HPC has justified moving of national capital from Accra – Economist

Tema, Nov. 17, GNA – The 2021 Population and Housing Census (PHC) has justified the call for the national capital to be moved out of Greater Accra; Mr Habibu Adams, Senior Economist, office of the Senior Presidential Advisor, Mr Yaw Osafo Marfo has stated.

He said the 2021 PHC results indicated that the southern part of the country was getting congested with the number of people and structures per square kilometre of land space dangerously high.

Mr Adams stated at the Ghana News Agency, Tema, Industrial New Hub Boardroom Dialogue platform, and suggested that as a first point of transformation a new Parliament building, and the secretariat of the African Continental Free Trade Area (AfCFTA) could be relocated.

He added that all the multinational companies such as google, twitter, the automobile companies and many others who intended to open their offices for their African operations could be directed to open their head offices in the new capital.

The Senior Economist, reiterated that a new national capital could be developed around the Tamale Airport through Savannah to Bono East Regions.

He said Accra was currently chocked with serious traffic and sanitation issues; “If care is not taken, in the next ten years, Accra will need an interchange per kilometer to allow for free movement of vehicles. There will be too much human and motor traffic to an extent that the economic costs to the country would be dire.

“Already Accra has captured Kasoa from Central Region and tension is beginning to brew between Greater Accra and Eastern Region”.

The Senior Economist explained that the Tamale International Airport (TIA) should be made the main international airport for Ghana for very strategic reasons.

He argued that Tamale was the closest to the rest of the World and cut the journey by one-hour when flights take off from there. “Citizens from neighbouring countries like Burkina Faso, Niger and Mali would find it convenient to pick flights to Ghana and do the rest of the journey by road”.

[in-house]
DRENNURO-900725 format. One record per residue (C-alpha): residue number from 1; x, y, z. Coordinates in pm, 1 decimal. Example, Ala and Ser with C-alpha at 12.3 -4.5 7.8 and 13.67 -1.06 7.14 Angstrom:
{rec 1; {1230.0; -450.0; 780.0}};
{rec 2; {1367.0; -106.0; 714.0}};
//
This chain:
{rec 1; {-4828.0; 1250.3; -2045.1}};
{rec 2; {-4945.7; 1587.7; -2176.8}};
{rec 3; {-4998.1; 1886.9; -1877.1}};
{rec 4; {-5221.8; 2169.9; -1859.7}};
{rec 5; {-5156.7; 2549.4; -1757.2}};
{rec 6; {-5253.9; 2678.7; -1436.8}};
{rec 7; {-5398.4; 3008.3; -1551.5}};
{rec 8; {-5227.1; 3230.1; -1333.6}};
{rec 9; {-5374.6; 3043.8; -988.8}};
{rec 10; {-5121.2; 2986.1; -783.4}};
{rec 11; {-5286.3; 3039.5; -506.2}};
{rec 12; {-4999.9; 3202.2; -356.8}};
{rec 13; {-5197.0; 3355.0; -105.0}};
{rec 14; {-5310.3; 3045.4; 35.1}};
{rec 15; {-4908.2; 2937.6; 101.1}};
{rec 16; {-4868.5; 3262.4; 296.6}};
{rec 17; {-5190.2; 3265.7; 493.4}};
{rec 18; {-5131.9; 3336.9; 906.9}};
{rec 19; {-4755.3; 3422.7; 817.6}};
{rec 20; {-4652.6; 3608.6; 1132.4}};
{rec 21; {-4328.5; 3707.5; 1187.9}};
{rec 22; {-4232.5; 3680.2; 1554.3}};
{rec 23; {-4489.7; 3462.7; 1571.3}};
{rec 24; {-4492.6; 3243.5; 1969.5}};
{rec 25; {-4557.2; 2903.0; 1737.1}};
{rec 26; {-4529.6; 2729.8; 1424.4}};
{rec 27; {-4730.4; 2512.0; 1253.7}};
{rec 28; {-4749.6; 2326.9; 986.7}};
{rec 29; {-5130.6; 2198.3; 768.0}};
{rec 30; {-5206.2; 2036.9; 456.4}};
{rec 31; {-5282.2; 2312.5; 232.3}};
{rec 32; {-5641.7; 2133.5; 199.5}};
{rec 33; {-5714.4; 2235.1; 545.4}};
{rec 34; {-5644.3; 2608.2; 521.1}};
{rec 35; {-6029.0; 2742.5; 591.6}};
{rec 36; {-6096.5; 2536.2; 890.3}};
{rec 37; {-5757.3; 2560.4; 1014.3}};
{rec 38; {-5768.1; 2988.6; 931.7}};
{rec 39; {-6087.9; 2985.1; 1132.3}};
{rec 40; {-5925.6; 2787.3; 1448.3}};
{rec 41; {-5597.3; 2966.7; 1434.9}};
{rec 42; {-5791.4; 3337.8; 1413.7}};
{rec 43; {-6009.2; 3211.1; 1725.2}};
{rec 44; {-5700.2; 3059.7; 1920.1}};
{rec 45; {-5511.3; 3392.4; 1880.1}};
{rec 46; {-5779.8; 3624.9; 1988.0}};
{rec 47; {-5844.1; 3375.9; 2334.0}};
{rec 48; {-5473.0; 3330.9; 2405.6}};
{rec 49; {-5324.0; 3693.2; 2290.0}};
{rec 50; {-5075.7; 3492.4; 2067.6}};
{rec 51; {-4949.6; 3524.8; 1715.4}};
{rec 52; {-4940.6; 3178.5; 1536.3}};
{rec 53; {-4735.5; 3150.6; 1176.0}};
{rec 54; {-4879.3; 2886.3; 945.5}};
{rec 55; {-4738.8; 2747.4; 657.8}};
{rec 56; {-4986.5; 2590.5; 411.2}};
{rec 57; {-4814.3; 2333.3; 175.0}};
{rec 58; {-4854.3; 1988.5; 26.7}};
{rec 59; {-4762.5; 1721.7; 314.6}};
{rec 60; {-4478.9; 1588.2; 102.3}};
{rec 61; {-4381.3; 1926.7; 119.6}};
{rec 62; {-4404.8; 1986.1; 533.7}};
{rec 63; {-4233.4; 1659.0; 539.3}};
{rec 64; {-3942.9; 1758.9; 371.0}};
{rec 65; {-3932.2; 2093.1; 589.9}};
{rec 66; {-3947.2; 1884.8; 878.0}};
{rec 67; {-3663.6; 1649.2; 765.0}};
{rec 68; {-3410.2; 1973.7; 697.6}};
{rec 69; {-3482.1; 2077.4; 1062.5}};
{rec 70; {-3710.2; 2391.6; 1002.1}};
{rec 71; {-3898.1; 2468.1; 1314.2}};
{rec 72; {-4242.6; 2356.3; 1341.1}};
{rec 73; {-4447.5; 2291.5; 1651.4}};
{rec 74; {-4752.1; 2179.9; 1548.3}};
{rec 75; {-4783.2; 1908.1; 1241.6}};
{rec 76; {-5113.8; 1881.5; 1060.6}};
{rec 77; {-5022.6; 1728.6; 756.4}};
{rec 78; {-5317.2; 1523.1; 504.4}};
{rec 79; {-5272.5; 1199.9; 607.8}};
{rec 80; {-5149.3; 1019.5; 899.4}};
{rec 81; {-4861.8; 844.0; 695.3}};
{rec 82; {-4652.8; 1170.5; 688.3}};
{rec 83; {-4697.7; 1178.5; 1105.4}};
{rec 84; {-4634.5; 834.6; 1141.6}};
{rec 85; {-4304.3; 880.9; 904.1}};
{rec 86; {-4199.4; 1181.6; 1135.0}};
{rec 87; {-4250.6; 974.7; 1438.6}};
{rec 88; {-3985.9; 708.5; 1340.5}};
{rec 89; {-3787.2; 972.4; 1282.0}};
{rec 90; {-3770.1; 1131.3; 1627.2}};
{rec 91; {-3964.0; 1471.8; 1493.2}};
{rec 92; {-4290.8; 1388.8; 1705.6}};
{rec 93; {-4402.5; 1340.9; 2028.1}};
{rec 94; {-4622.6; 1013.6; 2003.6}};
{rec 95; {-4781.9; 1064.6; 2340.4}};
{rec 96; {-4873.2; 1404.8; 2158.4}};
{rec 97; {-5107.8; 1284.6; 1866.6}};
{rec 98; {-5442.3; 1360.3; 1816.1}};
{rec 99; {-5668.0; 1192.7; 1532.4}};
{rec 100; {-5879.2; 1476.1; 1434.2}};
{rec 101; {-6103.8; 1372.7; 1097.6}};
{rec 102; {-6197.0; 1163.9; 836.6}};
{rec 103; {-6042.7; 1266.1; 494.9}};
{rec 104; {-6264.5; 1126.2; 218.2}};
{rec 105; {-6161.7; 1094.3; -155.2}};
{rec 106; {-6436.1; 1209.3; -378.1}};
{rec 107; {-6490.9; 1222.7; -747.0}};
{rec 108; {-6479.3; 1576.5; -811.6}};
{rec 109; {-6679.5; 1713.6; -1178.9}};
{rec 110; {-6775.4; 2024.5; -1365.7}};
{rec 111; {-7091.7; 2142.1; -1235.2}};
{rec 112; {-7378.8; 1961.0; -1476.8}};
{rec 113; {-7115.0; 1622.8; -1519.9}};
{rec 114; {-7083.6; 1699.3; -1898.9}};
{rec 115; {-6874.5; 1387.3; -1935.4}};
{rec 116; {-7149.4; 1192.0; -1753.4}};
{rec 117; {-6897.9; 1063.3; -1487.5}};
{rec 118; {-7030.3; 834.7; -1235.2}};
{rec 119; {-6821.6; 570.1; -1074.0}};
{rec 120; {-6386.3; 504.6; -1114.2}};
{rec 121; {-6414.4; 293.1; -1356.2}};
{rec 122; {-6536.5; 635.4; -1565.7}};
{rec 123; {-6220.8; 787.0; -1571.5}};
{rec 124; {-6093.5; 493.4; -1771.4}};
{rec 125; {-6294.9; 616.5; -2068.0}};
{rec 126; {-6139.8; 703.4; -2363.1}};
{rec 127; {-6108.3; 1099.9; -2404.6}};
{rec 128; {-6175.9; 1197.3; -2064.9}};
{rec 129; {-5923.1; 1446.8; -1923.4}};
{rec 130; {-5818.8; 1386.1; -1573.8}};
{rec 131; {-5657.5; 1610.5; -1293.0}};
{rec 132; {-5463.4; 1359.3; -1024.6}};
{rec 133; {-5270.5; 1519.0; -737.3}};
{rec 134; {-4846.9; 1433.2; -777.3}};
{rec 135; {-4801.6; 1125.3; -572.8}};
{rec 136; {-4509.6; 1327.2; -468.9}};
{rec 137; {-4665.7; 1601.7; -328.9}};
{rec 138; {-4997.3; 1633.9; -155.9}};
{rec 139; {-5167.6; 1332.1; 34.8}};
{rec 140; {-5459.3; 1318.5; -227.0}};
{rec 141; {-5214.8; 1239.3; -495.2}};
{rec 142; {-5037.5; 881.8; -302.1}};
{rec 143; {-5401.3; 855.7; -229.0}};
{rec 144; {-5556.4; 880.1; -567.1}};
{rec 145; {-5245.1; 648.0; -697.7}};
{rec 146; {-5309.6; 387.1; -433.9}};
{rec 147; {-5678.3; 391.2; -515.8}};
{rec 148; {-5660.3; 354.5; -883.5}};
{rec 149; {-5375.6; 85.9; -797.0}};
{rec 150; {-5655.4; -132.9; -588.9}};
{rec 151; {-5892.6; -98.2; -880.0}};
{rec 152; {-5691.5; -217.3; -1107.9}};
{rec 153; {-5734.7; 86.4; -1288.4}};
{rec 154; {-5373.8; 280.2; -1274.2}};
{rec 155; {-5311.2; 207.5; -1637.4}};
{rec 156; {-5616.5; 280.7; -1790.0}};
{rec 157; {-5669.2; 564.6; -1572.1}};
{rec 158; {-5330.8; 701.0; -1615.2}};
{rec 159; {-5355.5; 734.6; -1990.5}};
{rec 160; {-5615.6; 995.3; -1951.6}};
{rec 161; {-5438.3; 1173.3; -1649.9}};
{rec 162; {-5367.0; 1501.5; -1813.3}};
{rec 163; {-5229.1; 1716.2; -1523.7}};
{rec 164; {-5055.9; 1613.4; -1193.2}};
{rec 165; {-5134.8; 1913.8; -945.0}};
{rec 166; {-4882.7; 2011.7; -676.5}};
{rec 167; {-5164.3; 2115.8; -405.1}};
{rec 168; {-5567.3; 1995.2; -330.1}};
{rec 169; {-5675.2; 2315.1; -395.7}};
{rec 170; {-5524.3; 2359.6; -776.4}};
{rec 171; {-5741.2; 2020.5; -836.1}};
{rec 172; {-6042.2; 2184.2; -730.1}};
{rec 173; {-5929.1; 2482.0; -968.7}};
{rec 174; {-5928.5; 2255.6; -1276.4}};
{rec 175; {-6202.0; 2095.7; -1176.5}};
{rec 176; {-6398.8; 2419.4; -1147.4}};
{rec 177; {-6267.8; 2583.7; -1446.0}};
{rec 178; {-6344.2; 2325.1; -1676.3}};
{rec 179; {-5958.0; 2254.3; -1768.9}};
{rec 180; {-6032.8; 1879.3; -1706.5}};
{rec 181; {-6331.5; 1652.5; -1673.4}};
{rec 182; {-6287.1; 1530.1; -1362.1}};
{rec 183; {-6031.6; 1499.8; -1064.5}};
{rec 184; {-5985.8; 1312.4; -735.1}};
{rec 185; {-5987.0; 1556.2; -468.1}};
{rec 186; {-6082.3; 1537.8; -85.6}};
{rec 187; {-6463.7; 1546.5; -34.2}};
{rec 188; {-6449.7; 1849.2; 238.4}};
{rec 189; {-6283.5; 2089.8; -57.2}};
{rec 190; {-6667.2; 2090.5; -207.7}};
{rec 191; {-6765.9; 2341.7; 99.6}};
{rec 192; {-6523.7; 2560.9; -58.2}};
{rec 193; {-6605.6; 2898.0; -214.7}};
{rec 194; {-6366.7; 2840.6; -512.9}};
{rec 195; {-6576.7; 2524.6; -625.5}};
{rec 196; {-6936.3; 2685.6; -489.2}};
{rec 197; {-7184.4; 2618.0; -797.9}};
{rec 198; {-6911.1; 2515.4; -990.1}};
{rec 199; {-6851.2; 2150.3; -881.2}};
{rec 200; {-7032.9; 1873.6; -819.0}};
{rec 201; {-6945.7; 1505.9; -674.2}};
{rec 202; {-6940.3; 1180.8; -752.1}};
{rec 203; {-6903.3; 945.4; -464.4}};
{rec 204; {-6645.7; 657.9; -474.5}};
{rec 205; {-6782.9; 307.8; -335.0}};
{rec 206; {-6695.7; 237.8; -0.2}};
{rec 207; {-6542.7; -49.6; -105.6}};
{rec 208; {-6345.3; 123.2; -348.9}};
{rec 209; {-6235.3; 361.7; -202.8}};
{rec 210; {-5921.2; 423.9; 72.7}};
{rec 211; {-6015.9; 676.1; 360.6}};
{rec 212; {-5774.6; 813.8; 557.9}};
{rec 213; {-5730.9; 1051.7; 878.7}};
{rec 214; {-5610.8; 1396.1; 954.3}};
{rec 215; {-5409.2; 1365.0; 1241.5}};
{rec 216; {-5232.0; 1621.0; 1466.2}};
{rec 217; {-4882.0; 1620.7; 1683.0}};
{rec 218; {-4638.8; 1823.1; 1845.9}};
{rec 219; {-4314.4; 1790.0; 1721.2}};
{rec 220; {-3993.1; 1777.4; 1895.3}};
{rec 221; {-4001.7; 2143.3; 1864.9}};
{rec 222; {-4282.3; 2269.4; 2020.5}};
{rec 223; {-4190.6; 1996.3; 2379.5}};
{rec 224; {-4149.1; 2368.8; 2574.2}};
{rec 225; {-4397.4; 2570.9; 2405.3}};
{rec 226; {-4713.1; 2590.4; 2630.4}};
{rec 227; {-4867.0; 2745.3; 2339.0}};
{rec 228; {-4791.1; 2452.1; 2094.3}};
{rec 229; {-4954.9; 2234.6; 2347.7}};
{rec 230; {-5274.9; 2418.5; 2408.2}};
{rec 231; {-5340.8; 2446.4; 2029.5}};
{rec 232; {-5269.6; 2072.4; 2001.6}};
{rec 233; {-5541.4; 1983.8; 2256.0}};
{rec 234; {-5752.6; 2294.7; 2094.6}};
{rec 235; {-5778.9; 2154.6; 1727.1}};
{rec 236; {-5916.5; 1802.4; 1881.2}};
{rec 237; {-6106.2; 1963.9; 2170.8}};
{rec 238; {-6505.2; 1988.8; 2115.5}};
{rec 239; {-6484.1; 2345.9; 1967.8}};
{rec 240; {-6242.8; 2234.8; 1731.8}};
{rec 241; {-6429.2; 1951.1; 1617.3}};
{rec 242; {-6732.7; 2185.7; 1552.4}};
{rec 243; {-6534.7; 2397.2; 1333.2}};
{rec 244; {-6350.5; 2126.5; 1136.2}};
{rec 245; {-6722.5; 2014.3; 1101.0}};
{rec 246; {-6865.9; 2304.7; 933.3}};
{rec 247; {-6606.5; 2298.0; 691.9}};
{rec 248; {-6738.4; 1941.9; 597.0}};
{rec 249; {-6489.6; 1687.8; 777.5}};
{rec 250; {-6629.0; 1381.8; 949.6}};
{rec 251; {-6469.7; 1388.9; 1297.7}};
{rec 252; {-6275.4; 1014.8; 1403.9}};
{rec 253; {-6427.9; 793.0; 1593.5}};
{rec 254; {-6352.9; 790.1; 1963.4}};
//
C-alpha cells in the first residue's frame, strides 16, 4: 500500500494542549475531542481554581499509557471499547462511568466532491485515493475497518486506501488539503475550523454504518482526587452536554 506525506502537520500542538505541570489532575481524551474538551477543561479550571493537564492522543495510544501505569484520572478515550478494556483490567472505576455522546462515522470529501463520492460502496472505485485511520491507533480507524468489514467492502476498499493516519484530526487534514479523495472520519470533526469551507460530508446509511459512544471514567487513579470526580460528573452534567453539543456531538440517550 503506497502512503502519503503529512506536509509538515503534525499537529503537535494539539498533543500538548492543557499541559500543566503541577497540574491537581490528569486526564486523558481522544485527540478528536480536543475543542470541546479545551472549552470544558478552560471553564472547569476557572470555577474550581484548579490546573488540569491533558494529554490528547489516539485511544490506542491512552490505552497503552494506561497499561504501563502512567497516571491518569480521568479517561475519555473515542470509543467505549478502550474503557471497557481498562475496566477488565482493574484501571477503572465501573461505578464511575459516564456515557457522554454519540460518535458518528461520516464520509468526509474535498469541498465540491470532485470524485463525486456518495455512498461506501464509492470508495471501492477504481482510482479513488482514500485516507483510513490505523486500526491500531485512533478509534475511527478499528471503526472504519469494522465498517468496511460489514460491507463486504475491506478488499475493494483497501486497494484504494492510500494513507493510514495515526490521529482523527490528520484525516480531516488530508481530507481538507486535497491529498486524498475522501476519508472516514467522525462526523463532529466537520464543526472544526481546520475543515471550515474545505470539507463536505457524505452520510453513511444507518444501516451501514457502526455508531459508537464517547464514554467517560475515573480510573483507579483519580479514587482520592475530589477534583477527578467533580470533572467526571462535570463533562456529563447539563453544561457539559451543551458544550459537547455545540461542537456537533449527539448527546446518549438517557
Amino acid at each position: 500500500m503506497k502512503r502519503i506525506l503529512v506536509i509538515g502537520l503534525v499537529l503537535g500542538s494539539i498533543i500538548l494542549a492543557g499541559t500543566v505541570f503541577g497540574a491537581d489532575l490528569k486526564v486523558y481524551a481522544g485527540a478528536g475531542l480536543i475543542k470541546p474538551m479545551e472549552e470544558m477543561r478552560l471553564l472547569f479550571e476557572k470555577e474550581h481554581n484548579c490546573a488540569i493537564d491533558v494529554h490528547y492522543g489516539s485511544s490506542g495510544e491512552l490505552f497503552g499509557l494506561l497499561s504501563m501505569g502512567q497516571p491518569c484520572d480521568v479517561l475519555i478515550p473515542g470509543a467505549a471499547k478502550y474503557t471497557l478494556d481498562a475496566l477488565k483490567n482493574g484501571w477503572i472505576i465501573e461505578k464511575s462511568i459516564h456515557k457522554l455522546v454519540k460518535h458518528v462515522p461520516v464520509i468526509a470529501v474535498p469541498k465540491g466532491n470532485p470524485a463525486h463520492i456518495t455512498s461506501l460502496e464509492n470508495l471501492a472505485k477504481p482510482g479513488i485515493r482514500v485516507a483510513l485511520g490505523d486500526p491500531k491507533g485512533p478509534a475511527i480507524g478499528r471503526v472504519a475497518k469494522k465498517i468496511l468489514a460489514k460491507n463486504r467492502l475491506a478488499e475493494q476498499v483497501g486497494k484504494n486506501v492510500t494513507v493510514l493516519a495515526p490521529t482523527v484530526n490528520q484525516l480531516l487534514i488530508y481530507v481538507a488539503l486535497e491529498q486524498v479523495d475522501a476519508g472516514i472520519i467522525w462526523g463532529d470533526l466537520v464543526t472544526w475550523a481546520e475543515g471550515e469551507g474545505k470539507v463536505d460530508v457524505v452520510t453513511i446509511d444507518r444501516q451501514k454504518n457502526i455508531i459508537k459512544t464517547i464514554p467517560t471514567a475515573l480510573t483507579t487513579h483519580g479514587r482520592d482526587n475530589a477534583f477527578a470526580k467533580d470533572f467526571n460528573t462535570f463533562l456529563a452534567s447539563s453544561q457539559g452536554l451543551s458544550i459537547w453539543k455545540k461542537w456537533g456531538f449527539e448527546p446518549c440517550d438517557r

Mr Adam noted that government could acquire large acres of land five times the size of Heathrow or Dubai airport at no cost or less cost to government and make it an Aviation Hub of West Africa.

“Government through the private sector can set up the Maintenance, Repairs and Overhaul (MRO) of airplanes as well as the cargo village especially for perishable goods which could reach Europe and the rest of the World faster than when they take off from Kotoka International Airport in Accra,” he explained.

“The African Continental Free Trade Centre headquartered in Accra in addition to the Marine Drive project, when completed could add close to one million people to the population of Accra in addition to the almost six million people on the overstretched land of Greater Accra,” he said.

Mr Adam noted that: “It is therefore high time we start working towards correcting that monumental mistake. Many countries including; Kazakhstan, Burma, Bolivia, Portugal, Indonesia and on the African continent, we have Nigeria, Burundi, Cote d’ Ivoire and Tanzania have either moved their capital or are in the process of moving their capital”.

He suggested that to cure the problem, each region should be given part of the national agenda to lead. “We can have tourism hub, educational hub, automobile hub, financial hub, petroleum hub among others to be led by the various regions”.

He stressed that making the Tamale International Airport the Hub, would provide economic justification for all other airports in the country the government currently wanted to build.

“With passengers arriving at the Tamale International Airport, they will be compelled to take flights to the various regions Accra, Kumasi, Ho, Cape Coast, Takoradi and Sunyani. This will boost the domestic aviation industry”.

He said “these actions should be deliberate policy of government to decongest Accra and move the services sectors to the less endowed regions”.

Mr Adam noted that one of the tragedies of our national development had been the failure of successive governments to carve our development path based on the potential of the various regions.